Shortly after, a monk and four policemen offered to escort the trapped Muslims on foot to police vehicles on top of the embankment.

“We’ll protect you,” one officer said. “But the students must stop chanting. They must put down their weapons” — their sticks and stones.

As the teachers debated what to do, they realized their time had run out. The crowds were flinging long bamboo staves wrapped with burning fabric over the fence like giant matchsticks, and the compound was on fire.


The group emerged slowly with their hands behind their heads, like prisoners of war.

Almost immediately, they were stoned. The mobs screamed around them.

What followed was a gantlet from hell, an obstacle course that came with its own set of macabre rules: Do not run, or they will chase you. Do not fall, or you may never get back up. Do not stop, or you may die.

Police fired several rounds into the air, but the crowds attacked anyway, clubbing a student across the forehead with a hoe and knocking a teacher to the ground. One officer, struck in the face by a rock, apparently by accident, shot a Buddhist man in the leg.

As they moved inside the Buddhist neighborhood, police ordered the Muslims to squat down.

Crowds taunted and slapped them. Several women forced them to bow their heads and press their hands together in prayer like Buddhists.

The monks said the police should round up the women and children and let them go first. When Thida refused to let go of her husband, a Buddhist man shoved a palm in his face and forced them apart.

Eventually, police began escorting about 10 women and their children up the hill toward the trucks. But even as they ascended, other Buddhists hacked a 17-year-old student to death on the edge of the Wat Hlan Taw, striking him 24 times. One of the attackers was a monk.

“Look! Look!” one Buddhist bystander shouted from the top of the embankment. “The police are heading down there, but they aren’t doing anything.”


The last time Thida saw her husband, he was struggling to climb the hill to where she waited anxiously beside police, anxiously.

His face was pale. And voices were screaming out: “Kill the Kalar! Don’t leave any of them behind!”

Somewhere below, crowds were chasing several students who had tried to run. They beat two of them, along with a teacher, to the ground with daggers and sticks. Police stood on both sides of the hill watching, unmoved.

When a frantic monk waved a multicolored Buddhist flag, screaming for the killing to stop, the crowds backed away briefly.

But police left the wounded behind on the hill, abandoning them to their fate.

A video clip shows a man viciously beating a group of seven bloodied Muslim men as they lay crumpled on the ground beneath a grove of rain trees. One of them is Shafee.

“Oh, you want to fight back?” a voice says, laughing.

Another grainy video filmed shortly after shows flames leaping from 12 charred corpses in the same spot as crowds cheer.

Smelling burning flesh, Thida hugged the leg of a police officer standing beside her.

“Hey brother,” she asked, “please. Please. What is happening to us?”

“Shut up, woman,” the officer replied. “Don’t you know you can die here, too?”

Amid the mayhem, several dozen police reinforcements arrived to take the remaining Muslims to the hilltop and load them onto the trucks. The survivors were driven to a police station where they were offered water, and by at least one officer, an apology.


The police present that day were the only ones with rifles and guns, which would have been no match for the crude weapons carried by the mobs. But while they rescued around 120 Muslims, they did not stop the massacre of 32 students and four teachers, according to the headmaster, who cross-checked their deaths with families and witnesses.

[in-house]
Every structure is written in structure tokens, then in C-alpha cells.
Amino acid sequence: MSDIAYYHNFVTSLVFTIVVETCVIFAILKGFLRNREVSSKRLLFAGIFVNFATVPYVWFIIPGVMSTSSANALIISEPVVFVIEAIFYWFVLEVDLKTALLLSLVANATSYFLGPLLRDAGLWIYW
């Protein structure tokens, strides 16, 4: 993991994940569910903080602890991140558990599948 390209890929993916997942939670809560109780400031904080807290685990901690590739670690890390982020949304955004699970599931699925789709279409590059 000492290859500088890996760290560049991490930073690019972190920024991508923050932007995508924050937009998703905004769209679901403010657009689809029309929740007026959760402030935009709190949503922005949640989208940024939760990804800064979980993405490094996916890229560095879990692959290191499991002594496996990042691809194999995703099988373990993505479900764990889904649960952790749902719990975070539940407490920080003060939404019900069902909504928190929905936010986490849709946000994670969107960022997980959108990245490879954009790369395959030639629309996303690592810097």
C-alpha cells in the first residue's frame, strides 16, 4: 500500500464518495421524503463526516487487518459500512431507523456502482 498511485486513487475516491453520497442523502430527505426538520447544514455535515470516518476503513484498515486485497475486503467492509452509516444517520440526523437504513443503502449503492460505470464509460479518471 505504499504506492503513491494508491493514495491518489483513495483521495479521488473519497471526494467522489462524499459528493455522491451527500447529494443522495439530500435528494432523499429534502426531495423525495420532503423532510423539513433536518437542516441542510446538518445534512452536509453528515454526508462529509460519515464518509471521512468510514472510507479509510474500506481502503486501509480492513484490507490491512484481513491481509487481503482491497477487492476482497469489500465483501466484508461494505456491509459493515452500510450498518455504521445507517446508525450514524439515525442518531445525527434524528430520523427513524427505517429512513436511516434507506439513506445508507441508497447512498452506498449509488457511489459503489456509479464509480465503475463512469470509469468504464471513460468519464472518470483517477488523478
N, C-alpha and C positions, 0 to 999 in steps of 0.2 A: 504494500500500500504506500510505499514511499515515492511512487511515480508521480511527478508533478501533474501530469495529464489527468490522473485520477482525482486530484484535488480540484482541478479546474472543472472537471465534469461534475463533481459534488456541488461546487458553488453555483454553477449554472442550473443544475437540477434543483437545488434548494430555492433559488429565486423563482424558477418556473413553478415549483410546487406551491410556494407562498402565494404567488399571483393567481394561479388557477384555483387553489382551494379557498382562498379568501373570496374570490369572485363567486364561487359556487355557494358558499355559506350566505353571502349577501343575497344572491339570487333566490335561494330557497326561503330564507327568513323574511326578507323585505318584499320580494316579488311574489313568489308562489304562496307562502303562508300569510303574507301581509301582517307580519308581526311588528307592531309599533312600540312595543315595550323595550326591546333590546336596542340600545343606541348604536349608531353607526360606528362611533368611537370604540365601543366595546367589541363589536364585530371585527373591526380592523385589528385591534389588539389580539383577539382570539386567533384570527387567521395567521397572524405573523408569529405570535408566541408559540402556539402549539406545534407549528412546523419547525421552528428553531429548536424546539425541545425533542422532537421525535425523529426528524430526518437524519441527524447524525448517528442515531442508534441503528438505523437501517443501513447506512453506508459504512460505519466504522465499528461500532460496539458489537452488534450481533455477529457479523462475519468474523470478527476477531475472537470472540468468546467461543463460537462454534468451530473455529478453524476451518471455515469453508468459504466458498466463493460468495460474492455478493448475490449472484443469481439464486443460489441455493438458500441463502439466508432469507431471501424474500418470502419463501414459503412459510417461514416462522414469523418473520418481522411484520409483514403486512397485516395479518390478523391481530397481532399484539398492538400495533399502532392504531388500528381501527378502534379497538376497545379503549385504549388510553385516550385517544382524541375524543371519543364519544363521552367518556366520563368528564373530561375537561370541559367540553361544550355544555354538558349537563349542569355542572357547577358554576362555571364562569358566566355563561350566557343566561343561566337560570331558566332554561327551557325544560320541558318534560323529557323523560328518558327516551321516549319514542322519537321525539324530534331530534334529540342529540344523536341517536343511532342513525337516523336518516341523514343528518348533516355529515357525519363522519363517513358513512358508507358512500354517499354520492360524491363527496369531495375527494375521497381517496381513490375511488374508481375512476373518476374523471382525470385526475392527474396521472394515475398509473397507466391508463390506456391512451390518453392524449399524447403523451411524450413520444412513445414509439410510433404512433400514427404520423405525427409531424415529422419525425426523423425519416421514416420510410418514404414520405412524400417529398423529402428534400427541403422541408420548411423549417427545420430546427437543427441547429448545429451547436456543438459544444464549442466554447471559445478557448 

Two of the videos the AP obtained, shot by unidentified witnesses touring the area after the killings, show at least 28 dead bodies, the fists and arms of the blackened corpses reaching into the air.

Win Htein, the lawmaker, said either the “police didn’t get any order from above (to shoot), or they got the order from above not to do anything.”

The head of state security in the region, Col. Aung Kyaw Moe, insisted he gave authorization to fire, but police held back because doing so could have “made the situation even worse.”

He said even though 200 police were deployed to the area, the crowds outnumbered them. Muslims died because “some of them tried to run,” he said.

“They scattered and our forces could not follow every one of them,” he said. “They had to take care of the rest of the people they were guarding. ... that’s why there were casualties.”

Authorities say they did not hand the bodies back to the relatives of the dead because they were too badly burned to be identified. But families of those slain say they were never even asked, and never given the chance to bury their loved ones according to Islamic rites.

No Muslim families have dared visit the cemetery or return to the massacre site.


The first people prosecuted for the violence in Meikhtila were not the Buddhist mobs. The first were Muslims.

On April 11, a court sentenced the gold shop owner and two employees to 14-year jail terms for theft and causing grievous bodily harm.

On May 21, the same court sentenced seven Muslims to terms ranging from two years to life for their roles in the killing of the monk on March 20, the day the unrest began.

Meikhtila state prosecutor Nyan Myint said 14 Buddhists have been charged and are on trial for the Mingalar Zayone killings, some for murder, but none has yet been convicted.

Justice “is a matter of time,” he said. “The courts are proceeding with the trials and have no prejudice or bias against any group.”

Aung Kyaw Moe, the security chief, said all those arrested were residents of Meikhtila, but he gave no other details.

No police have been reprimanded.


The school’s headmaster dreams of gathering his surviving students together again and rebuilding his school elsewhere.

He will not say where, or when. He is too afraid.

He wonders what they will do if sectarian violence erupts again.

“Where is safe in this Myanmar?” he says.

On March 21, he urged his students not to fight back.

“Next time, we will defend ourselves,” he says quietly, “because we know that nobody else will.”